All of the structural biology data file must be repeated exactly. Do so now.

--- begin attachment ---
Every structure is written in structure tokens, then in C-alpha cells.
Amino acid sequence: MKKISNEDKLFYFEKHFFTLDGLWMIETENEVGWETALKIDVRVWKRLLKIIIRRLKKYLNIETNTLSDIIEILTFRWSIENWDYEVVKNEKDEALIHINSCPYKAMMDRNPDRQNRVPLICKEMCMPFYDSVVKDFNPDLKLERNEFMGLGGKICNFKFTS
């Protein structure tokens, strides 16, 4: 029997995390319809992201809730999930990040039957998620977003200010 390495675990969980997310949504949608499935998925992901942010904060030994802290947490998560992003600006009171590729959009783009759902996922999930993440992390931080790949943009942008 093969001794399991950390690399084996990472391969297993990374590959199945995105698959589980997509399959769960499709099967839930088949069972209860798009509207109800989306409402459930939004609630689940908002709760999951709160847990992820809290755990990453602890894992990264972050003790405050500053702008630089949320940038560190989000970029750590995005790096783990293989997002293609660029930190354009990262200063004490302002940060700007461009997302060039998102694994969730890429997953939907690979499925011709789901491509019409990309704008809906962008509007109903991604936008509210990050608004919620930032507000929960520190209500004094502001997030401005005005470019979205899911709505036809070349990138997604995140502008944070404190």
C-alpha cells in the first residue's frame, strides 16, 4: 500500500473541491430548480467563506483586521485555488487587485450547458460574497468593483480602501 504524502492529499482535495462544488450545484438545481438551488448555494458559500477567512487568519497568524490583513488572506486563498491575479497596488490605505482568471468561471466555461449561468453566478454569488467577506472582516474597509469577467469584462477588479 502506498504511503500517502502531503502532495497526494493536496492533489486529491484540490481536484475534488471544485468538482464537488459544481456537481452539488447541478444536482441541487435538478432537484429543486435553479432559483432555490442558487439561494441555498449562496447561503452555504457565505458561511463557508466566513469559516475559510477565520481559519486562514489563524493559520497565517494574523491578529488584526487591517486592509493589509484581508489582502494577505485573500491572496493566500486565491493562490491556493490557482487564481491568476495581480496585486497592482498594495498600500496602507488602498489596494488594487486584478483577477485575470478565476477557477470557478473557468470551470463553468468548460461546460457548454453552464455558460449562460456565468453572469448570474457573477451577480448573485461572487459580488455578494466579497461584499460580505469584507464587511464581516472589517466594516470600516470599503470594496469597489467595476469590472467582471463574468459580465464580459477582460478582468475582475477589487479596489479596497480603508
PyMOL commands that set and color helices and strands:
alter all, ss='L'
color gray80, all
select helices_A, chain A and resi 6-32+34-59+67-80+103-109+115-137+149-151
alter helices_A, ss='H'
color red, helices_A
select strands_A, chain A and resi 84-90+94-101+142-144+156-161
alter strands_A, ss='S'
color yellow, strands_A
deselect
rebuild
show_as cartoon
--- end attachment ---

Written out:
Every structure is written in structure tokens, then in C-alpha cells.
Amino acid sequence: MKKISNEDKLFYFEKHFFTLDGLWMIETENEVGWETALKIDVRVWKRLLKIIIRRLKKYLNIETNTLSDIIEILTFRWSIENWDYEVVKNEKDEALIHINSCPYKAMMDRNPDRQNRVPLICKEMCMPFYDSVVKDFNPDLKLERNEFMGLGGKICNFKFTS
């Protein structure tokens, strides 16, 4: 029997995390319809992201809730999930990040039957998620977003200010 390495675990969980997310949504949608499935998925992901942010904060030994802290947490998560992003600006009171590729959009783009759902996922999930993440992390931080790949943009942008 093969001794399991950390690399084996990472391969297993990374590959199945995105698959589980997509399959769960499709099967839930088949069972209860798009509207109800989306409402459930939004609630689940908002709760999951709160847990992820809290755990990453602890894992990264972050003790405050500053702008630089949320940038560190989000970029750590995005790096783990293989997002293609660029930190354009990262200063004490302002940060700007461009997302060039998102694994969730890429997953939907690979499925011709789901491509019409990309704008809906962008509007109903991604936008509210990050608004919620930032507000929960520190209500004094502001997030401005005005470019979205899911709505036809070349990138997604995140502008944070404190």
C-alpha cells in the first residue's frame, strides 16, 4: 500500500473541491430548480467563506483586521485555488487587485450547458460574497468593483480602501 504524502492529499482535495462544488450545484438545481438551488448555494458559500477567512487568519497568524490583513488572506486563498491575479497596488490605505482568471468561471466555461449561468453566478454569488467577506472582516474597509469577467469584462477588479 502506498504511503500517502502531503502532495497526494493536496492533489486529491484540490481536484475534488471544485468538482464537488459544481456537481452539488447541478444536482441541487435538478432537484429543486435553479432559483432555490442558487439561494441555498449562496447561503452555504457565505458561511463557508466566513469559516475559510477565520481559519486562514489563524493559520497565517494574523491578529488584526487591517486592509493589509484581508489582502494577505485573500491572496493566500486565491493562490491556493490557482487564481491568476495581480496585486497592482498594495498600500496602507488602498489596494488594487486584478483577477485575470478565476477557477470557478473557468470551470463553468468548460461546460457548454453552464455558460449562460456565468453572469448570474457573477451577480448573485461572487459580488455578494466579497461584499460580505469584507464587511464581516472589517466594516470600516470599503470594496469597489467595476469590472467582471463574468459580465464580459477582460478582468475582475477589487479596489479596497480603508
PyMOL commands that set and color helices and strands:
alter all, ss='L'
color gray80, all
select helices_A, chain A and resi 6-32+34-59+67-80+103-109+115-137+149-151
alter helices_A, ss='H'
color red, helices_A
select strands_A, chain A and resi 84-90+94-101+142-144+156-161
alter strands_A, ss='S'
color yellow, strands_A
deselect
rebuild
show_as cartoon